Copyright (c) 1993 First Things 31 (March 1993): 11-12.
The man of steel, the one who routinely saved the planet from the ravages of evil invaders, is dead. Superman is gone. Future generations will grow up not knowing "It's a bird, it's a plane . . . it's Superman!" Last November, Superman was killed by Doomsday, a villainous escapee from a cosmic insane asylum.
Superman was born in 1938. He was raised in an era when it seemed that supermen were needed to defeat Hitler, Mussolini, and Hirohito. He penetrated the Iron Curtain with his heroic defense of the American way against Soviet despotism. With the exception of his vulnerability to kryptonite, Superman was invulnerable to physical assault. That is what made him so appealing in the past and so unappealing today.
Superman died, not because, as the New York Times alleges, Hollywood created a lumbering and exhausted facsimile; he died because the country doesn't admire superheroes. After years in which heroes have been derided and mocked, when physical strength has been subordinated to sensitivity-the highest virtue in the new age-it is understandable that superman must go. His assets were inconsistent with an era of moral ambiguity and androgynous sexual leanings.
Clark Kent used his perch on the top floor of the Daily Planet to survey the scene in Metropolis. He responded to any crime by changing into his Superman cape and flying off to rescue someone in distress. But the Daily News, often associated with the Planet, is in financial trouble from which it may not recover; Superman himself would not recognize the chaos in New York at the moment; and relative innocents like Lois Lane and Clark Kent couldn't survive in this urban quagmire.
Telephone booths don't exist for Clark Kent's wardrobe change. The skies over most urban centers are filled with aircraft circling to land; Superman would be a hazard to air traffic. Clark's interest in Lois Lane would most likely be interpreted as sexual harassment. Superman didn't suffer from angst; he went about his business of rounding up the bad guys without any concession to the Miranda decision.
Superman as hero doesn't fit with the antiheroes of this age. Now we seek figures who are tortured by psychological ambivalence. We expect failure and occasional apostasy; people of deep conviction, unwavering in their belief and successful to boot, are virtually unrecognizable in the present cultural environment.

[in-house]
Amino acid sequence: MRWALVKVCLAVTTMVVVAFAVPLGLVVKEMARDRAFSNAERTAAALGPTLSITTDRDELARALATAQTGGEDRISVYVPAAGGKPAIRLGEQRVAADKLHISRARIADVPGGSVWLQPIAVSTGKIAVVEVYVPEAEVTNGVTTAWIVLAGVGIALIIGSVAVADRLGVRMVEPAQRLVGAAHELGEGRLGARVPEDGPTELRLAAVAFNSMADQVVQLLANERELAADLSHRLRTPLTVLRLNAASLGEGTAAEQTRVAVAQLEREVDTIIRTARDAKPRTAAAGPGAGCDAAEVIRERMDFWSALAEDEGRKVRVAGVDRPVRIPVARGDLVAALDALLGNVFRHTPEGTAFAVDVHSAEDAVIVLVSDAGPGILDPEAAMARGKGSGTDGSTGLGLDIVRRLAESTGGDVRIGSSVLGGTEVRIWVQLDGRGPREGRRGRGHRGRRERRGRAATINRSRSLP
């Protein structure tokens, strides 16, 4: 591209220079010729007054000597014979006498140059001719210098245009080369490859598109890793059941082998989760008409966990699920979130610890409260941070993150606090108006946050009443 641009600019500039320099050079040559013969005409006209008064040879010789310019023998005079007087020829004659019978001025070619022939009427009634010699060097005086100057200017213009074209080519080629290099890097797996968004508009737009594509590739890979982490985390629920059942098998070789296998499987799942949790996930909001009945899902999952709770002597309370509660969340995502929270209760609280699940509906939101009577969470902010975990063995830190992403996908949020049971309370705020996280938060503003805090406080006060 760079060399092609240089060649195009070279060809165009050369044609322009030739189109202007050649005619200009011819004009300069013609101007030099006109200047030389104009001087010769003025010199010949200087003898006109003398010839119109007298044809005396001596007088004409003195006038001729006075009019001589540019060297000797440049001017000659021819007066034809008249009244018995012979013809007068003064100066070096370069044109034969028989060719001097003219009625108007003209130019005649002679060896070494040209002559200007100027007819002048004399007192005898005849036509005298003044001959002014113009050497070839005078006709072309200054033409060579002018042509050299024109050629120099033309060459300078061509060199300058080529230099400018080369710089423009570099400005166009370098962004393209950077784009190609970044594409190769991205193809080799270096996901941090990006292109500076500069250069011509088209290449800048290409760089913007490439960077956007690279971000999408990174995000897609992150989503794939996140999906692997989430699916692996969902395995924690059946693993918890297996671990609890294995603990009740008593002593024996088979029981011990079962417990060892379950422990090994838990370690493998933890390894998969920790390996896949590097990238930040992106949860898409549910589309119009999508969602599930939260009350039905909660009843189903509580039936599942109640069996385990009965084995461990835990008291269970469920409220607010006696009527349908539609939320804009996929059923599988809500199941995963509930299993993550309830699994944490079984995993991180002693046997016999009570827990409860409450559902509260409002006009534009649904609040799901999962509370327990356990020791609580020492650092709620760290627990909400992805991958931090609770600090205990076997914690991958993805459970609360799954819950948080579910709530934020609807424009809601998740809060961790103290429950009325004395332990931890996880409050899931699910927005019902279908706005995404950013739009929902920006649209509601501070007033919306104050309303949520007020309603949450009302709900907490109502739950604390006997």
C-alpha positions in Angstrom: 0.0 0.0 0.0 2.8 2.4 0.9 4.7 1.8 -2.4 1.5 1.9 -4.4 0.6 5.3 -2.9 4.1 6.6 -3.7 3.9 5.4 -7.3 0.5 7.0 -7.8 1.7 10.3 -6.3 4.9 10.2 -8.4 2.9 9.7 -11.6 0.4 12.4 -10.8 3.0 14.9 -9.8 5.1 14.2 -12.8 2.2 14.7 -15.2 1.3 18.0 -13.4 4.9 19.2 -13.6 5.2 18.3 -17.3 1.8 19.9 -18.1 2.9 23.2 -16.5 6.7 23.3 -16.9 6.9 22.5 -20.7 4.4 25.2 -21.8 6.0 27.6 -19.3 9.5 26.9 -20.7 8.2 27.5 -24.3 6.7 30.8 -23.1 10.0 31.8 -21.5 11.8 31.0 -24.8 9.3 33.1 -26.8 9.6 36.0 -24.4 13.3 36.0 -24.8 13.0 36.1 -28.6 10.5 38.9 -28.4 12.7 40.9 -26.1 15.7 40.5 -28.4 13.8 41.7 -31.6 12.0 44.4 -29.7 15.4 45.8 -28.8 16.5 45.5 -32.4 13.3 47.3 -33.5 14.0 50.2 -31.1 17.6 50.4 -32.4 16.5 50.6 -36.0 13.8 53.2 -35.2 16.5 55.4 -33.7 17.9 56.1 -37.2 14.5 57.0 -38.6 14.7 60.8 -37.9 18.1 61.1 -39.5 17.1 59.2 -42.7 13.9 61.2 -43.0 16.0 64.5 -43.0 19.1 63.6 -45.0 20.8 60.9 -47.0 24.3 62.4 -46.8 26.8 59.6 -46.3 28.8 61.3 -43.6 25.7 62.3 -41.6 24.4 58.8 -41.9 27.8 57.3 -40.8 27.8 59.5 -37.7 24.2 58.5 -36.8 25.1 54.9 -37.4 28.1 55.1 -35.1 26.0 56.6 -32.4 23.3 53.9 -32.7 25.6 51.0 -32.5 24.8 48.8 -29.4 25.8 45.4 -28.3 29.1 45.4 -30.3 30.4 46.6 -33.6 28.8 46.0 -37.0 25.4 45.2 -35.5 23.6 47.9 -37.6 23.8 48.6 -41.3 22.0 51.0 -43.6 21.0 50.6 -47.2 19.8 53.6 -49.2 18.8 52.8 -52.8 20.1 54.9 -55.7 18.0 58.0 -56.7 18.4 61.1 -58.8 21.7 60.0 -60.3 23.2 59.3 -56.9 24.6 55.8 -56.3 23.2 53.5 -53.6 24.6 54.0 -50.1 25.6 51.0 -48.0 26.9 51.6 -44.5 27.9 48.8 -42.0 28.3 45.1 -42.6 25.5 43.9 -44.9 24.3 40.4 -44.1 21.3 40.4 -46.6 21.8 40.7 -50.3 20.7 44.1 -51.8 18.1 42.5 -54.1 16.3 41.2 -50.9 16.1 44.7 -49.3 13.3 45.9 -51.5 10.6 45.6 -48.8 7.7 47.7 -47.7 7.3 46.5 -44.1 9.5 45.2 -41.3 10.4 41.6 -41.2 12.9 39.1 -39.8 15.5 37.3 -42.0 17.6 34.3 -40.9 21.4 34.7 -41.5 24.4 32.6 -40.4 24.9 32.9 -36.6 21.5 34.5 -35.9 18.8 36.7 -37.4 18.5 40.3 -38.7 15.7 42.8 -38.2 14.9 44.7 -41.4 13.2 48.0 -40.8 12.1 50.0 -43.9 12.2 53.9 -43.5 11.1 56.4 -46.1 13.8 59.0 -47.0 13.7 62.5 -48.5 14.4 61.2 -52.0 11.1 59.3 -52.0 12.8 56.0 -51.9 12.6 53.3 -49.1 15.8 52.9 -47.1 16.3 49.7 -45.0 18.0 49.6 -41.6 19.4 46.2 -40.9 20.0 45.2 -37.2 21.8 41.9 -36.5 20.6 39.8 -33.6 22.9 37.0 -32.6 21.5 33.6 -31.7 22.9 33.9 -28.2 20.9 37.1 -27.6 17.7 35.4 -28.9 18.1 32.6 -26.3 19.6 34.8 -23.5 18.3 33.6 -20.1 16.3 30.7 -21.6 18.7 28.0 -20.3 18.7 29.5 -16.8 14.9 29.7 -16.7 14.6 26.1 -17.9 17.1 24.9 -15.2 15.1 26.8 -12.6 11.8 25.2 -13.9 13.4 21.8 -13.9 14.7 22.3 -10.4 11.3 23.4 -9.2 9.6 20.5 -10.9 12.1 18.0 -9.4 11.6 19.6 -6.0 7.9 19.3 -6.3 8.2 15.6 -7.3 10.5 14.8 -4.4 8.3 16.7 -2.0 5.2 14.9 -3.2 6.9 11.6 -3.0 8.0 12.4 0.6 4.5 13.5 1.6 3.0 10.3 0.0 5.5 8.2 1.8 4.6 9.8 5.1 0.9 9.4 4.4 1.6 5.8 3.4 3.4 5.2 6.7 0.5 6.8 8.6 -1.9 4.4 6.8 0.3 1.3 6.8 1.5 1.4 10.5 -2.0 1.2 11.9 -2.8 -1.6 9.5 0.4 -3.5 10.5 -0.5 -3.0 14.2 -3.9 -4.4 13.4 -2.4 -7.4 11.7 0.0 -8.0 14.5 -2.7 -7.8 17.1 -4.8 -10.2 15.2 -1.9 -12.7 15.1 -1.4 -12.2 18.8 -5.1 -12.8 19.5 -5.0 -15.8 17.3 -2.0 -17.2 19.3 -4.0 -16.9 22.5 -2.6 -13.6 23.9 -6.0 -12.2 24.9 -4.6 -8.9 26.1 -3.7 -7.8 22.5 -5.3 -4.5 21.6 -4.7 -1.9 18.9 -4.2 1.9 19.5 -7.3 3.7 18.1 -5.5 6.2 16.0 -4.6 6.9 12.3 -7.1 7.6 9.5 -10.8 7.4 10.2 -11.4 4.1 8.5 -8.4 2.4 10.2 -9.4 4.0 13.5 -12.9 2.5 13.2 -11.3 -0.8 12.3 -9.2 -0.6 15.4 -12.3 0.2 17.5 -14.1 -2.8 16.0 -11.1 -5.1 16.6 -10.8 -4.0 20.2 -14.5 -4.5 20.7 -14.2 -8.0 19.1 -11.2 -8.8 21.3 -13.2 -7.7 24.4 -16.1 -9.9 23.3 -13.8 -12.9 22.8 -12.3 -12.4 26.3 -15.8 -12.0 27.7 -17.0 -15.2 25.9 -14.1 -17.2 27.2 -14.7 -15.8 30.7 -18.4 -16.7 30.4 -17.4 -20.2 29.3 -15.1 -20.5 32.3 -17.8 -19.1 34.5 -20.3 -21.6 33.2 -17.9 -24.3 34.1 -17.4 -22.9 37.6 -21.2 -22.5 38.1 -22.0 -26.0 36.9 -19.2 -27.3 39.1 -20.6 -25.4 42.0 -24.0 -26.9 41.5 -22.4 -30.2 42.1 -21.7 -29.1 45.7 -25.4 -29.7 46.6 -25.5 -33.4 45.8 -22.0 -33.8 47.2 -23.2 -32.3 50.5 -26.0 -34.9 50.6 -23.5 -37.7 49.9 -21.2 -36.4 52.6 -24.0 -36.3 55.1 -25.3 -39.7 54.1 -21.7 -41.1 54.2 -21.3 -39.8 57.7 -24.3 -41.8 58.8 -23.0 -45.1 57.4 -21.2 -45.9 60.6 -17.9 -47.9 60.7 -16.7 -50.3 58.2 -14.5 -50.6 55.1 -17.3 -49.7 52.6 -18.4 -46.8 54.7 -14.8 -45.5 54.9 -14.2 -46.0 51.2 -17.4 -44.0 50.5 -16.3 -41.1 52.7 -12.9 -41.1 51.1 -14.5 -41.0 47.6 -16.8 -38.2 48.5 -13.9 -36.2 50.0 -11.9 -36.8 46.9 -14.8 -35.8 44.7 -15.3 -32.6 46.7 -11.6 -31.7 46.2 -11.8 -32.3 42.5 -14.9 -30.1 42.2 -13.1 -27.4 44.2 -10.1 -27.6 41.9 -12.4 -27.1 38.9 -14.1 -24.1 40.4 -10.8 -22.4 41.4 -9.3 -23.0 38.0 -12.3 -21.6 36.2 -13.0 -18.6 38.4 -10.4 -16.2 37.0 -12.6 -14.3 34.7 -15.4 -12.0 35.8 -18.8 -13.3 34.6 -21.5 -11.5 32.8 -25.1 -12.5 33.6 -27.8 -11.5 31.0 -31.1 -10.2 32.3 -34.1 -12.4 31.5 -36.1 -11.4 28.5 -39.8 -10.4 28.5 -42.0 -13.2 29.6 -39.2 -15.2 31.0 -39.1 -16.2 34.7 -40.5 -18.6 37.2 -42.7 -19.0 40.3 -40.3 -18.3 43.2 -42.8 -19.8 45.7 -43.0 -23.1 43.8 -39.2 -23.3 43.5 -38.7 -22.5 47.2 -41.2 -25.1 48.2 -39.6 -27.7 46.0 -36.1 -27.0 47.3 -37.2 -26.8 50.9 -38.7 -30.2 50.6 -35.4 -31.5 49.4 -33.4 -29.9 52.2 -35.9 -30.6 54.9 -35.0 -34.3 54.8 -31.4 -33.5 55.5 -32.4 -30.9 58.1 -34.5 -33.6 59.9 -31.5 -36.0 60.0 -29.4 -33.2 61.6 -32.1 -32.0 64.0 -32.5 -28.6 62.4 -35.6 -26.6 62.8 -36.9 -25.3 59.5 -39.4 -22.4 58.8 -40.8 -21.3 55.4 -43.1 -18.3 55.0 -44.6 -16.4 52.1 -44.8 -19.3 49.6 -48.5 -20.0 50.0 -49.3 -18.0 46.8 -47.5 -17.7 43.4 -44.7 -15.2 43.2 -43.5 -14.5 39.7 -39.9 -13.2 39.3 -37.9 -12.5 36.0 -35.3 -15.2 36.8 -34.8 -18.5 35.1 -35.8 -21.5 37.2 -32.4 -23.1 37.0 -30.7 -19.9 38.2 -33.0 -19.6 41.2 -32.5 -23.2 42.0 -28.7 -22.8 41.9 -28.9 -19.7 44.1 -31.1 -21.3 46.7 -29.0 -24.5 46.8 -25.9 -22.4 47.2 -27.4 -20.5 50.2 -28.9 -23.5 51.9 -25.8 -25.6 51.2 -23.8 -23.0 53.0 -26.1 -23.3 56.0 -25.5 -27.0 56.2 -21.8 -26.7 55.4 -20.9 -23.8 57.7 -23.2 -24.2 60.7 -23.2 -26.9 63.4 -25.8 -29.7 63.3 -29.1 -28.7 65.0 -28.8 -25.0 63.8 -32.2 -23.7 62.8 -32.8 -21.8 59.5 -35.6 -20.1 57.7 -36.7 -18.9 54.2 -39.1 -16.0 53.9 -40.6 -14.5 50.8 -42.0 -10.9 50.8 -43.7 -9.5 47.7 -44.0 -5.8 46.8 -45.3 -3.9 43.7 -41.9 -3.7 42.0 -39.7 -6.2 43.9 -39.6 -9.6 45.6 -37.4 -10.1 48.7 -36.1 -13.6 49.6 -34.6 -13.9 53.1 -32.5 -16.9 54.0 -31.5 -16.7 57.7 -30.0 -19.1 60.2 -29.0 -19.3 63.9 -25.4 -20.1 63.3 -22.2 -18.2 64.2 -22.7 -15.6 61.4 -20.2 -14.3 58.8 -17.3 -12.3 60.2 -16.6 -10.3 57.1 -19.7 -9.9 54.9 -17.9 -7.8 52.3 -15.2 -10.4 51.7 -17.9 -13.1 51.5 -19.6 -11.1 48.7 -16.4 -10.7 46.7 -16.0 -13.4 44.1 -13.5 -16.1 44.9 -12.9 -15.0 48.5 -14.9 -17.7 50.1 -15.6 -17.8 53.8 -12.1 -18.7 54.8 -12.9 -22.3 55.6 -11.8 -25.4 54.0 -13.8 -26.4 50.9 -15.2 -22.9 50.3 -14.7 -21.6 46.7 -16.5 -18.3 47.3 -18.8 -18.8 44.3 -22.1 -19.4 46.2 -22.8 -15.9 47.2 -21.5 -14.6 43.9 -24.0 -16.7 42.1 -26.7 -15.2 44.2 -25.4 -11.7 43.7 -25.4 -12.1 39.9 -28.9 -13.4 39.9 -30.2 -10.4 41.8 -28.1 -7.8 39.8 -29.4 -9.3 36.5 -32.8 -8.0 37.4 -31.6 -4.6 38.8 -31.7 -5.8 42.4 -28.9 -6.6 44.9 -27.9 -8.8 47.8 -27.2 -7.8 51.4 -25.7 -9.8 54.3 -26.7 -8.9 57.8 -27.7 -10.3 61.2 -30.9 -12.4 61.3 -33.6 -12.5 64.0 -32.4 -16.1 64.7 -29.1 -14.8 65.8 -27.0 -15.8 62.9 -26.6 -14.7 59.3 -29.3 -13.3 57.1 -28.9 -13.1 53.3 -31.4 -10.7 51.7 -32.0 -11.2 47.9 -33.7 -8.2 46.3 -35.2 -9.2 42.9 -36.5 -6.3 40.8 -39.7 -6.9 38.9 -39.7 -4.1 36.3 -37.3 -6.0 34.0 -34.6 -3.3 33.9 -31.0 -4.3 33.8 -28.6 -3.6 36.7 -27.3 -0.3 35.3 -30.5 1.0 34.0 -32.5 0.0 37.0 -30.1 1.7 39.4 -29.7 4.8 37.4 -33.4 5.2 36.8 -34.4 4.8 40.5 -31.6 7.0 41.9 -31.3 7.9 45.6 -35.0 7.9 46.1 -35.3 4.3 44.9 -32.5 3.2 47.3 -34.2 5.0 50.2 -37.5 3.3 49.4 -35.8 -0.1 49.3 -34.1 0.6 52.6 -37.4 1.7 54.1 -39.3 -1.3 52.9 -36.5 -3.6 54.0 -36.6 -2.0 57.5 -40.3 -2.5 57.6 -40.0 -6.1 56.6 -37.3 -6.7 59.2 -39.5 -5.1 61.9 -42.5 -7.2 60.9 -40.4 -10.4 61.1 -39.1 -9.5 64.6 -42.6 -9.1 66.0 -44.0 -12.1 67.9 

Superman has gone the way of many other comic strip characters of his generation. Joe Palooka has been interred along with Captain Marvel. Yet Superman was different: he was more bold than the others; he found legislative gridlock and bureaucratic police activity a source of derision; he made decisions on the spot.
Superman was also unusual in that he defied gravity. When he was first created there wasn't much commercial air traffic. Now everyone flies, rockets have taken men to the moon, and jets can be installed in one's boots so that one can take off by oneself. Technology has caught up with Superman. He could stop a bullet in flight; he could fly faster than a jet airplane and he could penetrate steel with infra-red rays from his eyes. Such feats of daring-do for youngsters brought up on the magic of television, however, are not particularly awe-inspiring. In his middle years, Superman was made bland by the very rush of modernity.
There are rumors that Superman will be resurrected. But I'm not convinced that will happen. In any case it seems unlikely that such an event would engender much interest. Superman is after all an anachronism, a model of a bygone era when virtue mattered, when morality wasn't relative, when the distinction between good and evil didn't require an arcane hour-long lecture. After all, Clark Kent was a simple man with a basic middle-American sense of justice. In his Kent persona Superman could be confused with Tom Sawyer, a kind of American Adam.
There will of course be new comic book heroes, but they are likely to resemble their television counterparts-technical wizards and moral dwarfs. Superman was indeed a figure towering above the others, a hero to emulate. Like the heroes of yesteryear he is gone, and with his interment go popular heroism and sacrifice for the public good. Superman will be missed, but the virtue he embodied will be missed even more.
HERBERT LONDON is John M. Olin Professor of Humanities at New York University and a former New York gubernatorial candidate.